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Sunday, September 28, 2014
“Boutique” is probably the wrong label to apply to a festival hosted in grimy foreshore parkland, dripping with mud, and featuring a (coincidental) playground and barbecue complex in the middle of it. Although not exactly glamorous, Listen Out was absolutely top-shelf as far as the line-up went – a cleverly curated mix of dance acts for elitists and the cream of current crowd-pleasers. The appreciation was deeply felt – right from 2.00, Perth bass darlings Slumberjack had already garnered a keen early crowd, dropping feel-good favourites like their Cuban Brothers remix and dirty-playful trap hit Felon.
Maybe it’s a little too obvious to compare Adelaide rap wunderkind Tkay Maidza to Azalia Banks, but the comparison’s begging to be made. They’re both diminutive, party-focused, have a kind of goofy-nervous stage presence, and use the kind of jackin’ backing tracks antithetical to skip hop. Maidza, in all her awkward-hand-movement grinning glory, absolutely rocked the earlybirds – throwing out loveheart hand signals to the front row and getting four festival goers to party in brontosaurus suits. Her DJ was clearly having a great time, too – using the repeated gag of a Bound 2 “Uh-huh, Honey” sample to ring in Triple J hit Uh Huh.
Maidza made it over for the tail end of Kilter’s set, joining him for They Say. Kilter, trapped in skinny jeans and a tight collared shirt, delivered an incredibly energetic set. Although his pre-recorded tracks involved very little knob twiddling – a little disconcerting in a DJ set – Kilter worked harder on the cymbals and electric drums than any producer really ought to. He even pumped out an incredible analogue accompaniment to his DnB rework of a Kite String Tangle track (apologetically prefaced with a “I don’t usually do this one. How do you guys feel about breaks?”).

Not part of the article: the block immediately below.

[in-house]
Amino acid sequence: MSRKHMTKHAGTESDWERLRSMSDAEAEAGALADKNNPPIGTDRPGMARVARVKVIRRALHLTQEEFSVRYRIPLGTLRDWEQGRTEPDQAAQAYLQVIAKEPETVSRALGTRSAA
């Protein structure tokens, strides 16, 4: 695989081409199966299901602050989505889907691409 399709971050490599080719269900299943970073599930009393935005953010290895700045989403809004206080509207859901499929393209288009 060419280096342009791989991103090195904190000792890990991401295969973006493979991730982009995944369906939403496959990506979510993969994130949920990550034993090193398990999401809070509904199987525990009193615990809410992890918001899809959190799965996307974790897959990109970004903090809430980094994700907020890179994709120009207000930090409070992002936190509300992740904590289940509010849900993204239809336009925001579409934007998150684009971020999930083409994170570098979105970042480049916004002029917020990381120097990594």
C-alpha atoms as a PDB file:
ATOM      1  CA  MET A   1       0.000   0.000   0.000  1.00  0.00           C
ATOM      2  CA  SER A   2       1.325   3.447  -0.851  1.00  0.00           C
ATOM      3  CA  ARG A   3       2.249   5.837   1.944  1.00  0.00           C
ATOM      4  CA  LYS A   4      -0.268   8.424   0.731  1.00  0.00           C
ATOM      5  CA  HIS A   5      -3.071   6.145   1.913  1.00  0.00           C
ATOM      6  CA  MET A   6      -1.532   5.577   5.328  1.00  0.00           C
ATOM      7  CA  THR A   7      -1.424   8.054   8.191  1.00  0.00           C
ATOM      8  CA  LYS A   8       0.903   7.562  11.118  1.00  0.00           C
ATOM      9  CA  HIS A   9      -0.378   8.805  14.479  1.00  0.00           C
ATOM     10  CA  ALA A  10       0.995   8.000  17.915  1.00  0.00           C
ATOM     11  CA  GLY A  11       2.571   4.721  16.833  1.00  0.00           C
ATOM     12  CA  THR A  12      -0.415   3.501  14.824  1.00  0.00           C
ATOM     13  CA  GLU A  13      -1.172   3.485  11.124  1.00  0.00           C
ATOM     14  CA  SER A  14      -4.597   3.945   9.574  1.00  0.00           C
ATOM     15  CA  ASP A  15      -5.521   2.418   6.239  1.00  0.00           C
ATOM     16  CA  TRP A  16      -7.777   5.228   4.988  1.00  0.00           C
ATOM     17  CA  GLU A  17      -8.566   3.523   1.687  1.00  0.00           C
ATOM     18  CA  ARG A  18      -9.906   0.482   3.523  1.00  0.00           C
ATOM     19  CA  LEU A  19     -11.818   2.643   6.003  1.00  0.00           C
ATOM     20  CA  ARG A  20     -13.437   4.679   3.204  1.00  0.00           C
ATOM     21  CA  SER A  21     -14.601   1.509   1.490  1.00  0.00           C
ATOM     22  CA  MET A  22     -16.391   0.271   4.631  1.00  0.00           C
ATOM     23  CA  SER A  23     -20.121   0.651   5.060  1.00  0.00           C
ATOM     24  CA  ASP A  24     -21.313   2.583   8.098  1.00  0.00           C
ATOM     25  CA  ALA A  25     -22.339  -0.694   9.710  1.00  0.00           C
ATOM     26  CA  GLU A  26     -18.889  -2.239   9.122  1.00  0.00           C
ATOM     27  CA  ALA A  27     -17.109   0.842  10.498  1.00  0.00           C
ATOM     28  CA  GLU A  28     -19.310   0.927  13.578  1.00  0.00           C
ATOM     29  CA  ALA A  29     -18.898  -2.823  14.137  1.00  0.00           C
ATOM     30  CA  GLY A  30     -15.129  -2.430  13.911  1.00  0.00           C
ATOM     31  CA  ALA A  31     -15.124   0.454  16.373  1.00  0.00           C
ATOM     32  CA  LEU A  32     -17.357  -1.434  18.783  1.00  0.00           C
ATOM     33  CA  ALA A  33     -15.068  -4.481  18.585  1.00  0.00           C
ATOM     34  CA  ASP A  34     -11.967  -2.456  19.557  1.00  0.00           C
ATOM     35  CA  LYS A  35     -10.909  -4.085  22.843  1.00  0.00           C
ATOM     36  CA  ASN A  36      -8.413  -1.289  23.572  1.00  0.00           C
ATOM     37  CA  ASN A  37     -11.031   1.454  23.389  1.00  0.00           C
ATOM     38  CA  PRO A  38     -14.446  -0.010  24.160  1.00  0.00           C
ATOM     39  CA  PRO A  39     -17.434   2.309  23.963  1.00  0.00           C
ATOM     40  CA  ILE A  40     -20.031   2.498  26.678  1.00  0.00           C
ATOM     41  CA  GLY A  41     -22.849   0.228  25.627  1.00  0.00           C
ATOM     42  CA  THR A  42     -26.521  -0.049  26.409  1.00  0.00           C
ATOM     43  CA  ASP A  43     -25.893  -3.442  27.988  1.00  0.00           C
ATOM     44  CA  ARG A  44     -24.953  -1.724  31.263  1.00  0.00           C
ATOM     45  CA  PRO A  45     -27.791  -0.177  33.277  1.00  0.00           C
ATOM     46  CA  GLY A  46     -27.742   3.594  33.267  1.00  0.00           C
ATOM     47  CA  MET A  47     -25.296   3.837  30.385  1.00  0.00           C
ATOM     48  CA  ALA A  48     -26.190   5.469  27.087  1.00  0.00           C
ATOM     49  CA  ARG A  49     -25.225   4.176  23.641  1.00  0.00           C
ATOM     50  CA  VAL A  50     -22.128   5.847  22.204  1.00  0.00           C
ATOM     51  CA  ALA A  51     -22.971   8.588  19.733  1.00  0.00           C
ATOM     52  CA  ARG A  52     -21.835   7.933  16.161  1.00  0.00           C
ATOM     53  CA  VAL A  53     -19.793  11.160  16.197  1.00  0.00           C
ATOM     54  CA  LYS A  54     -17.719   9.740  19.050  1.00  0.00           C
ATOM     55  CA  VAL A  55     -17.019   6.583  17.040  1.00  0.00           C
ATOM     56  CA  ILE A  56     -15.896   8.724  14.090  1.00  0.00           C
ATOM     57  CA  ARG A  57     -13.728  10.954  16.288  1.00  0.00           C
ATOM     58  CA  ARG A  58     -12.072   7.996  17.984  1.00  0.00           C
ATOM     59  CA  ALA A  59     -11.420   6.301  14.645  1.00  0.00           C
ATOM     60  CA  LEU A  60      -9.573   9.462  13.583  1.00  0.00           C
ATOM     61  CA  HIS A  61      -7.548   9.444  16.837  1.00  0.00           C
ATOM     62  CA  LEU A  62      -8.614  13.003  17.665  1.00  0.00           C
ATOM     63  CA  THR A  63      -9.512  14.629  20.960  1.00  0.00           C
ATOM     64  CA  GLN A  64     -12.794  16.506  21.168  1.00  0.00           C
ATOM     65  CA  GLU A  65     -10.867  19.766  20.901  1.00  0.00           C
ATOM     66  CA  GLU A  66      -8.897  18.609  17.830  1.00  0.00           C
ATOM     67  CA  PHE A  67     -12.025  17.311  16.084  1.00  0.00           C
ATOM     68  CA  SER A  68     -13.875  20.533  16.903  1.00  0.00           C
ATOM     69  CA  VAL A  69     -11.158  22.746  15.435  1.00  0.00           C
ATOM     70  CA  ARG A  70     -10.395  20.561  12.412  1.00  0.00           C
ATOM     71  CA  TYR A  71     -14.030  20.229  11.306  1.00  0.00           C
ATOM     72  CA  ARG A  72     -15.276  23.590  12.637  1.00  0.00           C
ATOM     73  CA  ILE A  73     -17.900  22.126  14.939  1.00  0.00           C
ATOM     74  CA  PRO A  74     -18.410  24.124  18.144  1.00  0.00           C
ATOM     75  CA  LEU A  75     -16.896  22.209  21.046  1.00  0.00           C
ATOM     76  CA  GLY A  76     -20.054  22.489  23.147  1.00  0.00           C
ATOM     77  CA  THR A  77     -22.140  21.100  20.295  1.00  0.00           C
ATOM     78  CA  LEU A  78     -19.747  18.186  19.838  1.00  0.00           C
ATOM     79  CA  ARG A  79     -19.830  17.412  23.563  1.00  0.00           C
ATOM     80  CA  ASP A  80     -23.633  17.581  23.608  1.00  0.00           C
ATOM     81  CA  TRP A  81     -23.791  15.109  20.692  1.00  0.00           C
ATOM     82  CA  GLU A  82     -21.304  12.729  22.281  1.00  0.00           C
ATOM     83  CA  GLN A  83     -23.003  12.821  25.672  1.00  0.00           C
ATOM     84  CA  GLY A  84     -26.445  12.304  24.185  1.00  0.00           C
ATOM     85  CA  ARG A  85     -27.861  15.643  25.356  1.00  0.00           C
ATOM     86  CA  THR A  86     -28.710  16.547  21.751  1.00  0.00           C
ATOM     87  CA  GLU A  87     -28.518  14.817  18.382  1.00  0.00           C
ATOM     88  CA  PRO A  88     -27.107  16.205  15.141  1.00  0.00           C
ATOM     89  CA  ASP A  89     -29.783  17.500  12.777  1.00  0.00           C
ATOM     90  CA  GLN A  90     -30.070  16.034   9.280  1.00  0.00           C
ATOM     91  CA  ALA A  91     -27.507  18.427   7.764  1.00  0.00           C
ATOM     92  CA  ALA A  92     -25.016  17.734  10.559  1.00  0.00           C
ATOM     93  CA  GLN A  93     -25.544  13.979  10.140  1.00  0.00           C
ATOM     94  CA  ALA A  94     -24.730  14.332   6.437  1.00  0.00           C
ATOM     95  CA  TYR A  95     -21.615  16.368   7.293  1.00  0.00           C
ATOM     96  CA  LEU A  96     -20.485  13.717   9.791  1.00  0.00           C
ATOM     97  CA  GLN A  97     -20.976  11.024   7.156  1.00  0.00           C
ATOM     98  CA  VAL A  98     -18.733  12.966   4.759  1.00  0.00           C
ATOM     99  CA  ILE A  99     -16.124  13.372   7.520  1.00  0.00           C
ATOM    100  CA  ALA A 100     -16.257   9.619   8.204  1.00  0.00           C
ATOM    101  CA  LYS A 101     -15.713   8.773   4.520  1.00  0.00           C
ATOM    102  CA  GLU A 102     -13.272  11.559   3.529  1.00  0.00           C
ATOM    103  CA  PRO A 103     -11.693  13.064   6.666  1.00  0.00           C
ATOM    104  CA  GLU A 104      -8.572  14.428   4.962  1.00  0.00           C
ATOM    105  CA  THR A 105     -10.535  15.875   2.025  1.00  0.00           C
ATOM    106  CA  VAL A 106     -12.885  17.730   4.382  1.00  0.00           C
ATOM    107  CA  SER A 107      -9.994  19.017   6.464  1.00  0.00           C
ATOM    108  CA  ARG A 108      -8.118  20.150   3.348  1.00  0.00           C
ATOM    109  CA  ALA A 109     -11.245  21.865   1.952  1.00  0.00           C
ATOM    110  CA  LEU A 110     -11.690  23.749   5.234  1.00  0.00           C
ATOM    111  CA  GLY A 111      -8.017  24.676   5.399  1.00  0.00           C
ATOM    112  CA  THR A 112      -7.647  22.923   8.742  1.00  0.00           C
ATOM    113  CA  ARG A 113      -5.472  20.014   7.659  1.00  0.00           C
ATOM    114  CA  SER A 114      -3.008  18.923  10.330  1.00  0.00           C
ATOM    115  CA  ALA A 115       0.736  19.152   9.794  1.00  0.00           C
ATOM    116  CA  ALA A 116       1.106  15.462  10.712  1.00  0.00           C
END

Back at the hip hop-dominated 909 stage, Young Fathers performed with an unMaidza anti-giggle intensity. Accompanied by a (fairly inaudible and ineffectual) drummer and a relatively untouched sound system, Young Fathers’ three singer-rappers performed with practically paramillitary focus – staring down the front row, spitting out fierce raps, clambering and crouching menacingly on the speakers, occasionally collapsing into Paul Dano-esque church choral breaks. Party jam Get Up was beyond heart-on-sleeve.
Sporting the incredible Kanye-esque mask promised in his promo pics, Golden Features delivered a workable but slightly lukewarm 3.00 set, culminating in a modest rework of Feel Good Inc. Later, Yahtzel – maskless, sporting uber-casual Ulladulla attire – represented the best of Aussie bass music: unpretentious, meticulously crafted trap bangers interspersed with the odd “I love Perth!”. He rounded off the set with his recent track with L D R U (Maybe).
Bondax worked the stage and delivered a powerful pop-RnB set – as far as we could tell. During their set, one of your intrepid reporters was stuck in line for the venue’s single EFTPOS machine for half an hour. Ta-Ku, meanwhile, absolutely killed it at the 909 – hard-hitting trap tunes with incredibly rich percussion and the odd gun sound effects (and, as GMCFosho once observed, when the gunshots are the beats, there ain’t nothing harder than that).